Dr. Pat Lee Testifies Before Congressional Panel | Franciscan University of Steubenville
  • Dr. Pat Lee Testifies Before Congressional Panel

    Franciscan University bioethicist asserts that fundamental right to life begins at moment of conception.

    Dr. Patrick Lee, the McAleer Professor of Bioethics and director of the Center for Bioethics, testifies before a Congressional Investigative Panel on March 2, 2016.

    March 03, 2016

    STEUBENVILLE, OH—Testifying March 2 at the U.S. Capitol before the Select Investigative Panel on Infant Lives, Dr. Patrick Lee, director of Franciscan University of Steubenville’s Center for Bioethics, said, “Governmental funding of abortion providers and the use of fetal tissue from elective abortions involve profound dehumanization of unborn human beings and are grave injustices.”

    Lee was one of six expert witnesses—four selected by the Republican majority and two by the Democratic minority—who spoke on the ethical implications of using fetal tissue in biomedical research.

    The investigative panel was formed in the wake of videos released last year that purported to show Planned Parenthood selling fetal tissue from aborted fetuses to researchers for profit, which is illegal.

    Lee, who is the John N. and Jamie D. McAleer Professor of Bioethics at Franciscan University, was allowed eight minutes to present his case to the panel, along with submitted prepared testimony.

    After being sworn in, Lee began by stating, “As the standard text of embryology, developmental biology, and genetics assert, a human embryo or fetus, from conception on, is a distinct, whole, human individual. The evidence for this is quite clear.”

    He went on to describe the characteristics of a human embryo, which is “obviously human” for “unlike a cell or human tissue she has within her genetic structure all of the internal resources needed to actively develop herself to the mature stage of a human being . . . She is the same kind of being as you or me, only at an early stage of her life cycle.”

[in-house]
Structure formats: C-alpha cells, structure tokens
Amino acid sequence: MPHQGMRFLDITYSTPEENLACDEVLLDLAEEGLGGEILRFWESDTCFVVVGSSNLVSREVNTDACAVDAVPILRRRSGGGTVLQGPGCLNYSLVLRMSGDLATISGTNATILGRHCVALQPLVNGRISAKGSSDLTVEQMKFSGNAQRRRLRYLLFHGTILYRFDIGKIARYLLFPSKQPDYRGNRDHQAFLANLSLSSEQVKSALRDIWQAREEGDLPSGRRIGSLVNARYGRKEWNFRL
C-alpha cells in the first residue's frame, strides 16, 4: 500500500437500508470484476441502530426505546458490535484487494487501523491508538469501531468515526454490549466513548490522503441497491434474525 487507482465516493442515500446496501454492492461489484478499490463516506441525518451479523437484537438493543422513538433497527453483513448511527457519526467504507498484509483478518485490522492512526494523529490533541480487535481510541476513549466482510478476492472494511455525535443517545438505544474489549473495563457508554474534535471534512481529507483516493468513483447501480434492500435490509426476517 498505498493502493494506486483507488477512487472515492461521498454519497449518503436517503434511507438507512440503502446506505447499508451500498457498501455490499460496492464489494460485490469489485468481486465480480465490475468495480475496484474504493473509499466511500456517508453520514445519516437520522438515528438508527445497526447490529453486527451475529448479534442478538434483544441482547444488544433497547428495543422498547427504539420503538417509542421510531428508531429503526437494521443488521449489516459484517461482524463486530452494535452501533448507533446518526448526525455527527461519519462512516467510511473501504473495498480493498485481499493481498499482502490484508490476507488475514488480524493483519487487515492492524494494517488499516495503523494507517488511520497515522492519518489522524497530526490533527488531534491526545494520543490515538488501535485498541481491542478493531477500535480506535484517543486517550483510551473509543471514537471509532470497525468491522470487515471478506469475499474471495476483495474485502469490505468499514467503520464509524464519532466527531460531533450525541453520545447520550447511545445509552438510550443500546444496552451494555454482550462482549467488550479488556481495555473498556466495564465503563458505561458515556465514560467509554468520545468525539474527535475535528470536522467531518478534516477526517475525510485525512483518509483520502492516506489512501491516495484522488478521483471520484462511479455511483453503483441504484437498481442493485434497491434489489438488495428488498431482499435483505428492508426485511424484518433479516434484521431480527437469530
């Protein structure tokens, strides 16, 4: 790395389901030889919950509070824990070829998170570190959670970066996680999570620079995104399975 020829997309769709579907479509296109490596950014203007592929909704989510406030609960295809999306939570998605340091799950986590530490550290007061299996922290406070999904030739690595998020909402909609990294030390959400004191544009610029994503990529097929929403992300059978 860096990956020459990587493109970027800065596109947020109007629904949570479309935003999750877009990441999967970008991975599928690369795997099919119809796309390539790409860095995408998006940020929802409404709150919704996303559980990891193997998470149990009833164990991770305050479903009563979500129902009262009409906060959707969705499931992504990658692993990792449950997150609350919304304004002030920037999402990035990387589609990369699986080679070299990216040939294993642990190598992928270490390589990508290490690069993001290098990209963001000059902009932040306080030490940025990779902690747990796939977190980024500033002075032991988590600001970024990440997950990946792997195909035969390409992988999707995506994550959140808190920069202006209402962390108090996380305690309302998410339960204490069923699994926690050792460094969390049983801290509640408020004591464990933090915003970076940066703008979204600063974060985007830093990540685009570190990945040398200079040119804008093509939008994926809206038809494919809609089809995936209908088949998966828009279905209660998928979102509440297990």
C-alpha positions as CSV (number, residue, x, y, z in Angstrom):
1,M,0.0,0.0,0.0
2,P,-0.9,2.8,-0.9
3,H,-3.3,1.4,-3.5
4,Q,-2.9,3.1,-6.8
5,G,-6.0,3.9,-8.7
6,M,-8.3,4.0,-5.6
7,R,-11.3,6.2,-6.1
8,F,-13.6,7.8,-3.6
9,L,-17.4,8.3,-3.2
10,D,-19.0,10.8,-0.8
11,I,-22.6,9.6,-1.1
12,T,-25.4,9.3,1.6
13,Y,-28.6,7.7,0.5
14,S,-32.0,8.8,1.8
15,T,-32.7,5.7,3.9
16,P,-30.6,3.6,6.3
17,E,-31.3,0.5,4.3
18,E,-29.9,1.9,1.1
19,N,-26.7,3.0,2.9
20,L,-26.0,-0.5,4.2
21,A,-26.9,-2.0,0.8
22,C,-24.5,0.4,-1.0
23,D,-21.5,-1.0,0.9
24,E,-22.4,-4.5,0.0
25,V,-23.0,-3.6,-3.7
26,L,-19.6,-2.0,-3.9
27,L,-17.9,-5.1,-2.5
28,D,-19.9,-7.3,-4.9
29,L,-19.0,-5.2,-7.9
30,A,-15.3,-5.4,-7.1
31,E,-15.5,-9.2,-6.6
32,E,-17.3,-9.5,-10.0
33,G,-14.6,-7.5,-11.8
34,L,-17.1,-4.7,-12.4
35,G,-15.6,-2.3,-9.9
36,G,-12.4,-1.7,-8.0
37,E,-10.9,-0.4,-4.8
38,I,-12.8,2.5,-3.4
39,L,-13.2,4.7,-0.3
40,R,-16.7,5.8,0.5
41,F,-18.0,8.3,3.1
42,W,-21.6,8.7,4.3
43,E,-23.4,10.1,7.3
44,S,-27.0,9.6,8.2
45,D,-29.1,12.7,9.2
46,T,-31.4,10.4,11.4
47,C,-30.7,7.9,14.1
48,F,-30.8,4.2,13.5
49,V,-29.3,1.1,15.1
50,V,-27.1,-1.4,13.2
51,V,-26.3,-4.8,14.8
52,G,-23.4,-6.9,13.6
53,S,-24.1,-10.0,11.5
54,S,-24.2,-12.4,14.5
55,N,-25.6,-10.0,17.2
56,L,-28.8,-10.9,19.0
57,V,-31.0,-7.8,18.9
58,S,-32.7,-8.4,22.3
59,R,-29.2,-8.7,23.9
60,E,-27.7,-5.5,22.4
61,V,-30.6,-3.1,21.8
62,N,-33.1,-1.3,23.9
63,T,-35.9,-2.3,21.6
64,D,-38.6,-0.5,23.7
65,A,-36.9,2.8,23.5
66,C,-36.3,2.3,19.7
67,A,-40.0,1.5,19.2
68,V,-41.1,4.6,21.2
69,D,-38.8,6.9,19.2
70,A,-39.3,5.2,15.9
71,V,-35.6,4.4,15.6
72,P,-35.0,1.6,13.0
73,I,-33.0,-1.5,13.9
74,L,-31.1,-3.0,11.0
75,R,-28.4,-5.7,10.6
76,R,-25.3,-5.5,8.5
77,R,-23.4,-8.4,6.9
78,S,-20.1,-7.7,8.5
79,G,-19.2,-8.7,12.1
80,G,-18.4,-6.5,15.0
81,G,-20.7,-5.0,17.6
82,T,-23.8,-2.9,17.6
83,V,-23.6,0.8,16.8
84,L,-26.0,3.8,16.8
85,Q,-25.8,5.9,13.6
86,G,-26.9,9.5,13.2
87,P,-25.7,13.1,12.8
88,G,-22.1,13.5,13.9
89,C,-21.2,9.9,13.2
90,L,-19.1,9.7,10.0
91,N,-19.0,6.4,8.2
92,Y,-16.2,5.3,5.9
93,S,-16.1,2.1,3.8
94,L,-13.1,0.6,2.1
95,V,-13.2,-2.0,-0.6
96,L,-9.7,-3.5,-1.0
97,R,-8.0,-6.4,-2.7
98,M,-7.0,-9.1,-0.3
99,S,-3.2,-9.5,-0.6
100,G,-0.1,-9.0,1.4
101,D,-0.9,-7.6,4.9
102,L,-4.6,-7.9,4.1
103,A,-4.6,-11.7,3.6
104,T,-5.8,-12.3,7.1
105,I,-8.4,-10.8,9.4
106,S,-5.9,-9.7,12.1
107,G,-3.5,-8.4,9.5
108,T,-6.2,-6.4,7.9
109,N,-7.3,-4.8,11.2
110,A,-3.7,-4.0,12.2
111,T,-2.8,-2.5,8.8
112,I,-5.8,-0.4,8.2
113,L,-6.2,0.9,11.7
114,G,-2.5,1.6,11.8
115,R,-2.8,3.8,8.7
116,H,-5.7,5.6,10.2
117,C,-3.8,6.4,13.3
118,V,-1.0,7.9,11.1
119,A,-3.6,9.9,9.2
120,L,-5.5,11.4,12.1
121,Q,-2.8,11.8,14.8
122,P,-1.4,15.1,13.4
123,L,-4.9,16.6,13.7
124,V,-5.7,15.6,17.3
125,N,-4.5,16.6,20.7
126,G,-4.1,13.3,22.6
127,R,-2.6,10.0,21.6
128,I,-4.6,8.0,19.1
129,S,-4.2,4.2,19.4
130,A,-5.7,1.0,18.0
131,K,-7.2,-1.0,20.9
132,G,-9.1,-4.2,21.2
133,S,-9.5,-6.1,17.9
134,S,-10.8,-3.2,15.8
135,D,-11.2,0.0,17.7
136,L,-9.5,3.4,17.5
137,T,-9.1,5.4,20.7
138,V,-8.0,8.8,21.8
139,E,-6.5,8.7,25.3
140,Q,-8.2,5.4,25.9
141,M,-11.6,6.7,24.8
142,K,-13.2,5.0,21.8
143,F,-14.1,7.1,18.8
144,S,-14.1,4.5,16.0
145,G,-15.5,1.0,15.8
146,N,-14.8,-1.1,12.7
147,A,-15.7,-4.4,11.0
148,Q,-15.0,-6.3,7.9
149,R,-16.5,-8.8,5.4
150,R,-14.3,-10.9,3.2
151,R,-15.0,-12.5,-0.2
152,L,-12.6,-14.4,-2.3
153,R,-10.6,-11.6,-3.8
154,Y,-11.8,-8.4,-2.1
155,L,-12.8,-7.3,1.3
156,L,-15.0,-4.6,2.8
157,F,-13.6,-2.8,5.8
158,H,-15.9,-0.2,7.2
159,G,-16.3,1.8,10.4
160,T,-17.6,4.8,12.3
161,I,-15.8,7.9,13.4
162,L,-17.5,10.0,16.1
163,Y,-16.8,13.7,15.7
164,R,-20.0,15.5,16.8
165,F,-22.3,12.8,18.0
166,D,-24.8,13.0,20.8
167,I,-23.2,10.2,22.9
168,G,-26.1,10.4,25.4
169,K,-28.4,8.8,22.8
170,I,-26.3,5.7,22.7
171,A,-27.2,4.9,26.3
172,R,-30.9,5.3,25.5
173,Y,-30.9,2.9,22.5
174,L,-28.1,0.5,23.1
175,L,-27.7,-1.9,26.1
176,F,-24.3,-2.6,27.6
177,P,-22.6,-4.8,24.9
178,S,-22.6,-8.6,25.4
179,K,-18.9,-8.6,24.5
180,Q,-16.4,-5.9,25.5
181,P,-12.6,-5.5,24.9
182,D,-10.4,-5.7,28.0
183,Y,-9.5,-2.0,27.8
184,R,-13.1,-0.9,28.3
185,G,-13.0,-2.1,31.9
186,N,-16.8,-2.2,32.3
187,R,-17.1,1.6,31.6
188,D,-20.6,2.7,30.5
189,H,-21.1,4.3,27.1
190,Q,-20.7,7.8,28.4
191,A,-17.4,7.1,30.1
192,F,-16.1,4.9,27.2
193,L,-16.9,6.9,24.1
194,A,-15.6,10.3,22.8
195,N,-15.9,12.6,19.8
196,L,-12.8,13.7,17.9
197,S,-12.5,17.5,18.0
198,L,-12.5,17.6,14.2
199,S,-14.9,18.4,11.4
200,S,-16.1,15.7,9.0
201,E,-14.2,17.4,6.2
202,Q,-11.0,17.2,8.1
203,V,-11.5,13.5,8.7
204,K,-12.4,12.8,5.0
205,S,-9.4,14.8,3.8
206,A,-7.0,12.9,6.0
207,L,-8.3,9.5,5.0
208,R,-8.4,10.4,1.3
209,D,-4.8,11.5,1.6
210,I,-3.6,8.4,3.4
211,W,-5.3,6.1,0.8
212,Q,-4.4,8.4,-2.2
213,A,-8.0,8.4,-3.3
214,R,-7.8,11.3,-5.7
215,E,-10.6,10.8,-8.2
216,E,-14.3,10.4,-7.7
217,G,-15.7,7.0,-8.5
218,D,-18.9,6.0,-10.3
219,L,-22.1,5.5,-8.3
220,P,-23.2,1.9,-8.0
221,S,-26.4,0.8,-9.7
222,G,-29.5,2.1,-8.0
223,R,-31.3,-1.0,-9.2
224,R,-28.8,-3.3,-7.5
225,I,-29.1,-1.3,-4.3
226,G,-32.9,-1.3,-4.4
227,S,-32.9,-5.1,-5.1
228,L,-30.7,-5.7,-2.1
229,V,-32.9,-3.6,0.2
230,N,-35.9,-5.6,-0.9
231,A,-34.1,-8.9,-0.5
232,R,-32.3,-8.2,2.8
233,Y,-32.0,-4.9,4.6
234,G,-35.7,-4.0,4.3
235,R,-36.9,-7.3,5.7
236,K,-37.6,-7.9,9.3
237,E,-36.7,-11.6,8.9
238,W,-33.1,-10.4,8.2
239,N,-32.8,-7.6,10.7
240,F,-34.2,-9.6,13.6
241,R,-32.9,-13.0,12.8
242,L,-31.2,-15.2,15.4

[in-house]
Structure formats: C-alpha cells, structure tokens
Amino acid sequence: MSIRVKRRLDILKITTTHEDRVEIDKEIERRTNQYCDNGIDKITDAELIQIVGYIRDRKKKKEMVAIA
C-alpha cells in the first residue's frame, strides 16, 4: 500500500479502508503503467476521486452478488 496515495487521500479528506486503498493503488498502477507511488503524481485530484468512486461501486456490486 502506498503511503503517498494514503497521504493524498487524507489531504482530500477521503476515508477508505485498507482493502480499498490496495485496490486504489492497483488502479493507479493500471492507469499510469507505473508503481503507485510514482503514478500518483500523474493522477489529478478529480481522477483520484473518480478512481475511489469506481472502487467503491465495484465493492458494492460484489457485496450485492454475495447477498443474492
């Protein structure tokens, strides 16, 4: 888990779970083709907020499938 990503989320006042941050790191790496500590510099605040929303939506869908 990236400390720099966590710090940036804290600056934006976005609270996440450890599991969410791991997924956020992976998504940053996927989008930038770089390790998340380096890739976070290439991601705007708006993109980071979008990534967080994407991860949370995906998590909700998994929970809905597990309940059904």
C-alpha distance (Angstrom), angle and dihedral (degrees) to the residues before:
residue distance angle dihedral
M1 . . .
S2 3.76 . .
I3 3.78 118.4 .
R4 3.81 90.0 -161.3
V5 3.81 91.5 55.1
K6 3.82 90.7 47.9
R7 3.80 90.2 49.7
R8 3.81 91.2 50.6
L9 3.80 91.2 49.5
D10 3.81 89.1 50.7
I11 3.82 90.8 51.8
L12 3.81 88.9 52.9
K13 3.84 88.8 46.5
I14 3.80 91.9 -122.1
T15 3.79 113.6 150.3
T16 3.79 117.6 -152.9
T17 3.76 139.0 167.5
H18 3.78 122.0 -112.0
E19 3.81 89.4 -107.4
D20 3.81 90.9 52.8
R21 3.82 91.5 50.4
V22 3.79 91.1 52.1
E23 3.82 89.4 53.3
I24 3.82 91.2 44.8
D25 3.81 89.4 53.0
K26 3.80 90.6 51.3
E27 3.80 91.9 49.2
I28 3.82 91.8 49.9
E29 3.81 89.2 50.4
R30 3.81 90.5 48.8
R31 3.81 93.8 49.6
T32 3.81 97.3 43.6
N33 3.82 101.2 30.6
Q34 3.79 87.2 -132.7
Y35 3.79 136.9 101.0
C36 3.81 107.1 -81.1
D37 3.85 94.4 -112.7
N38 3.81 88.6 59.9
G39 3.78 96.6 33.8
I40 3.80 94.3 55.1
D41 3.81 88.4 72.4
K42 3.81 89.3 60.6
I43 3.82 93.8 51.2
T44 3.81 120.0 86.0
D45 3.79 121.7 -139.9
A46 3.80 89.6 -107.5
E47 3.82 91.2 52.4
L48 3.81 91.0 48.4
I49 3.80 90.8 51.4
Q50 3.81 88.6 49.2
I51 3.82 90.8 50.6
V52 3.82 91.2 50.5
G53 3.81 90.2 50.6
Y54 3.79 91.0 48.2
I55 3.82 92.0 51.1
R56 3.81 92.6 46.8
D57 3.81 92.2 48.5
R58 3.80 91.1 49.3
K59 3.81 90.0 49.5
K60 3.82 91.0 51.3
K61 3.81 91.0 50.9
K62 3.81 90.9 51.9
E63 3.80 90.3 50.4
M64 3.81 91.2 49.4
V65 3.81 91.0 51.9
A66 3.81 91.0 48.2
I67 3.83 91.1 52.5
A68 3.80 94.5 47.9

Referring to everyone in the room with him, Lee said, “It is wrong to intentionally kill us, and it would have been wrong to kill us when we were embryos or fetuses. All human beings, unborn as well as born—no matter at what age or size—are created equal and are endowed by their creator with fundamental unalienable rights.”

    Lee responded to several questions from the panel members. He agreed with Pennsylvania Representative Joseph Pitts, R-16th District, that a conflict of interest exists when tissue procurement companies make financial contributions to an abortion clinic from which they harvest tissue.

    Responding to Tennessee Representative Diane Black, R- 6th District, who asked if abortion clinics should be equipped with neonatal equipment to save babies inadvertently born alive, Lee stated, “I think if we were treating someone we genuinely recognized as a human being, as having intrinsic dignity, we would say we need to have available the kind of care that is needed if something goes wrong. Protection for babies born alive is an intrinsic right.”

    Wednesday’s testimony was the Select Investigative Panel on Infant Lives’ first hearing on the ethics of fetal tissue research. The entire proceeding was carried live by C-SPAN and replayed that evening

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